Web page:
The False Nine‘s Turkish Correspondent Paddy Spicer Ward writes a personal love-letter to Turkish football and the capital’s local side…
Many of you won’t have heard of Genclerbirligi, and I’m sure you would struggle to name a single player in their squad, or even know the colour of their kit. I know I couldn’t a few months ago, but a trip to watch my new local team in Ankara, Turkey, and I was hooked.
In England my local team Liverpool is one of the bigger clubs in the country, one I’ve supported all my life, one which has become hereditary. I wouldn’t swap that for anything, but the excitement of watching Gencler is something different. Supporting a big club, matches that are lost to smaller teams usually cloud disappointment on the day, but on the other side of that coin, a win for Gencler against one of the powerhouses of Turkish football would be massive and celebrated a lot more than an expected victory every week.
The epitome of mediocrity, Genclerbirligi finished 9th in the Turkish Superliga last season, which is made up of 18 teams. They missed out on qualifying for the top 8, which leads teams into two mini leagues for the league title and european qualification. At the same time they were far enough away from the foot of the table to worry about relegation. The fans have told me that they are are happy if they finish 9th, something they aim for, and any more is a bonus.
Supporting the club that is the underdog in half of their matches is a new sensation for me, but it does provide a real buzz. One thing that does surprise me about Genclerbirligi is the size of their crowds. I recently went to the game against Kayserispor, a 4-0 victory, in front of a crowd of only 7,000 or so people. Comparing this to Ankaragurcu, the now second division team that share the stadium, get twice as many as that through the gate. Both of these are the only two teams in the capital city of Turkey, with a population of over four million people.
The influence of the big two, Galatasaray and Fenerbahce, and to some extent Besiktas really is hegemonic, and seems to stop people supporting their local teams as people do in England. Back home I have friends that support teams from Northampton to Arsenal, Newcastle to Southend. In Turkey it is different though, and you’ll see flags from the big clubs in Istanbul all over the country.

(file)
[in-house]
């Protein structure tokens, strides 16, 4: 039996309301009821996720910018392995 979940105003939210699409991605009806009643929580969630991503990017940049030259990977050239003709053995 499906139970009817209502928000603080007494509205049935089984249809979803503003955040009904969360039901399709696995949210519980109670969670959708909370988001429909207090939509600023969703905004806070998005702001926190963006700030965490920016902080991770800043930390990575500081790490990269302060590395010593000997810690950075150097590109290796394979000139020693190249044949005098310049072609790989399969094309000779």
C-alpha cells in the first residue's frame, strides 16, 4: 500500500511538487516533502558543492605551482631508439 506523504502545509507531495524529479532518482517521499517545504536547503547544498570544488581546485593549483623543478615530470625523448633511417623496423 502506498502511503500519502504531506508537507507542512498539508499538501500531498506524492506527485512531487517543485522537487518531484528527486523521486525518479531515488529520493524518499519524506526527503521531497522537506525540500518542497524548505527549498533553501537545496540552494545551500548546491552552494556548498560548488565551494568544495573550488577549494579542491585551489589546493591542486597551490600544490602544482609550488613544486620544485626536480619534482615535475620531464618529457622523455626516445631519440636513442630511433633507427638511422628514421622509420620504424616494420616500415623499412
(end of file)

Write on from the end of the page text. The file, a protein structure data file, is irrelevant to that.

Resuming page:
Of course I completely understand this, Turkey is a lot bigger that England, with many places only having semi-pro provincial teams, and the big clubs have the best players from the European Leagues. That is why Genclerbirligi appeal to me even more, and I love the shocked reaction I get from people when I tell them who I support in Turkey.
This season Gencler have come flying out of the blocks, and currently sit fourth in the Superliga, only two points off the top. Their first real tough game was welcoming table toppers and current champions Galatasaray to the 19. Mayis Stadium on Friday night. A spirited performance against the superior team earned them a point in a thrilling 3-3 draw. I wasn’t in Ankara at the time so was unfortunately unable to go.
Although I’m sure my friend Chris was; and I’d like to thank him for introducing me to Genclerbirligi, an Australian that I had been in contact with about football on twitter. The beauty of the internet.
Reading the BBC’s ‘Price of Football Survey’ this week made me realise how things have really changed, and football is slipping away from a lot of people financially. My ticket for the Kayserispor match was 15 lira (£6) and I even got a fake replica shirt for 10 lira. Of course, the directors looked to cash in and raised the prices to 100 lira for the Galatasaray match, using the proposition of a 1st vs 3rd clash in the Superliga as an excuse. Chris however bought a season ticket in before the season started for 100 lira (£40), which gives him access to all 18 top flight matches. Which ever way you look at it, this is cracking value.
I’ve really been sucked into the world of Genclerbirligi fans, from the two blokes with drums instigating the songs (which I’m still somewhat struggling with, in my limited Turkish) to the mountains of sunflower seed shells that crackle under your feet at the end of the match. One thing that particularly struck home, is when after the Kayerispor match, the players came to celebrate with the fans, their home fans, and it was not a pathetic applause from a few players. They sprinted over the pitch and themselves started songs, with two way chants being passed from the players to the thousands of onlooking fans. The players are as passionate about the little club from Ankara as the fans are. I’m hooked, and Genclerbirligi could do with some more international fans, so get in touch if you want to join the growing band, if you’re ever in Ankara try and go to a match you won’t forget any time soon.
Oh, and they play in Red and Black stripes in case you were wondering.
Follow Paddy on Twitter: @pspicerward